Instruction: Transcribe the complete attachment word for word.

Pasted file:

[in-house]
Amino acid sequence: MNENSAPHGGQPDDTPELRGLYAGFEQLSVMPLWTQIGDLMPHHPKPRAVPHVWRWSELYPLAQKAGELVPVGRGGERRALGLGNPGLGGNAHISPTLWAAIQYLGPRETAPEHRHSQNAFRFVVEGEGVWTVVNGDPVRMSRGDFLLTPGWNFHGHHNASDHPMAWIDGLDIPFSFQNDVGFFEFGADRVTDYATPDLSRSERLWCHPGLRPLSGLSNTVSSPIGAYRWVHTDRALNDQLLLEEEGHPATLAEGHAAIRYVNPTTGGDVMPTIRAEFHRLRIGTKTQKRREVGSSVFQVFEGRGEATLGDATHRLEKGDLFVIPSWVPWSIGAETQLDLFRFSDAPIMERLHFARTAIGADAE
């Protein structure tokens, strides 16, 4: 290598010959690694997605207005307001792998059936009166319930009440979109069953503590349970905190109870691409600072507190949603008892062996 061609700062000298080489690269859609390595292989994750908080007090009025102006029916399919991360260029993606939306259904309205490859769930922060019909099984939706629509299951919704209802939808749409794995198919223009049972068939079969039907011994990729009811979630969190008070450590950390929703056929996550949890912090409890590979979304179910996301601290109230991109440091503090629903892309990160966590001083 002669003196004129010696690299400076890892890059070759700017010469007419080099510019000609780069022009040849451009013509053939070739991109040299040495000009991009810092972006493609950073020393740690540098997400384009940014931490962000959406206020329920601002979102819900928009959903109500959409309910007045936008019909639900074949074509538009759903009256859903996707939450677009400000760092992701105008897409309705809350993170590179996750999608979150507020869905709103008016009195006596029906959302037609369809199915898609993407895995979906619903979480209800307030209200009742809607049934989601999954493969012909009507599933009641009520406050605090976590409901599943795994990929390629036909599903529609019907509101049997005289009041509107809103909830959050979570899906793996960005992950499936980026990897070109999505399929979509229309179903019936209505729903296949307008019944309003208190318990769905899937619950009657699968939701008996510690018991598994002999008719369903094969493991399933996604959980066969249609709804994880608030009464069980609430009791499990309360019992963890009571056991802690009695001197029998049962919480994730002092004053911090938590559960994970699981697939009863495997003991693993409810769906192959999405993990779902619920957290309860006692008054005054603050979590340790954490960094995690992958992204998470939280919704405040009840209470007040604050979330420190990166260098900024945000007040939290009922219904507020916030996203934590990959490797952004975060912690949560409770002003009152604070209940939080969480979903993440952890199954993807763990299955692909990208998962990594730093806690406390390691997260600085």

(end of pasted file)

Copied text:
[in-house]
Amino acid sequence: MNENSAPHGGQPDDTPELRGLYAGFEQLSVMPLWTQIGDLMPHHPKPRAVPHVWRWSELYPLAQKAGELVPVGRGGERRALGLGNPGLGGNAHISPTLWAAIQYLGPRETAPEHRHSQNAFRFVVEGEGVWTVVNGDPVRMSRGDFLLTPGWNFHGHHNASDHPMAWIDGLDIPFSFQNDVGFFEFGADRVTDYATPDLSRSERLWCHPGLRPLSGLSNTVSSPIGAYRWVHTDRALNDQLLLEEEGHPATLAEGHAAIRYVNPTTGGDVMPTIRAEFHRLRIGTKTQKRREVGSSVFQVFEGRGEATLGDATHRLEKGDLFVIPSWVPWSIGAETQLDLFRFSDAPIMERLHFARTAIGADAE
């Protein structure tokens, strides 16, 4: 290598010959690694997605207005307001792998059936009166319930009440979109069953503590349970905190109870691409600072507190949603008892062996 061609700062000298080489690269859609390595292989994750908080007090009025102006029916399919991360260029993606939306259904309205490859769930922060019909099984939706629509299951919704209802939808749409794995198919223009049972068939079969039907011994990729009811979630969190008070450590950390929703056929996550949890912090409890590979979304179910996301601290109230991109440091503090629903892309990160966590001083 002669003196004129010696690299400076890892890059070759700017010469007419080099510019000609780069022009040849451009013509053939070739991109040299040495000009991009810092972006493609950073020393740690540098997400384009940014931490962000959406206020329920601002979102819900928009959903109500959409309910007045936008019909639900074949074509538009759903009256859903996707939450677009400000760092992701105008897409309705809350993170590179996750999608979150507020869905709103008016009195006596029906959302037609369809199915898609993407895995979906619903979480209800307030209200009742809607049934989601999954493969012909009507599933009641009520406050605090976590409901599943795994990929390629036909599903529609019907509101049997005289009041509107809103909830959050979570899906793996960005992950499936980026990897070109999505399929979509229309179903019936209505729903296949307008019944309003208190318990769905899937619950009657699968939701008996510690018991598994002999008719369903094969493991399933996604959980066969249609709804994880608030009464069980609430009791499990309360019992963890009571056991802690009695001197029998049962919480994730002092004053911090938590559960994970699981697939009863495997003991693993409810769906192959999405993990779902619920957290309860006692008054005054603050979590340790954490960094995690992958992204998470939280919704405040009840209470007040604050979330420190990166260098900024945000007040939290009922219904507020916030996203934590990959490797952004975060912690949560409770002003009152604070209940939080969480979903993440952890199954993807763990299955692909990208998962990594730093806690406390390691997260600085």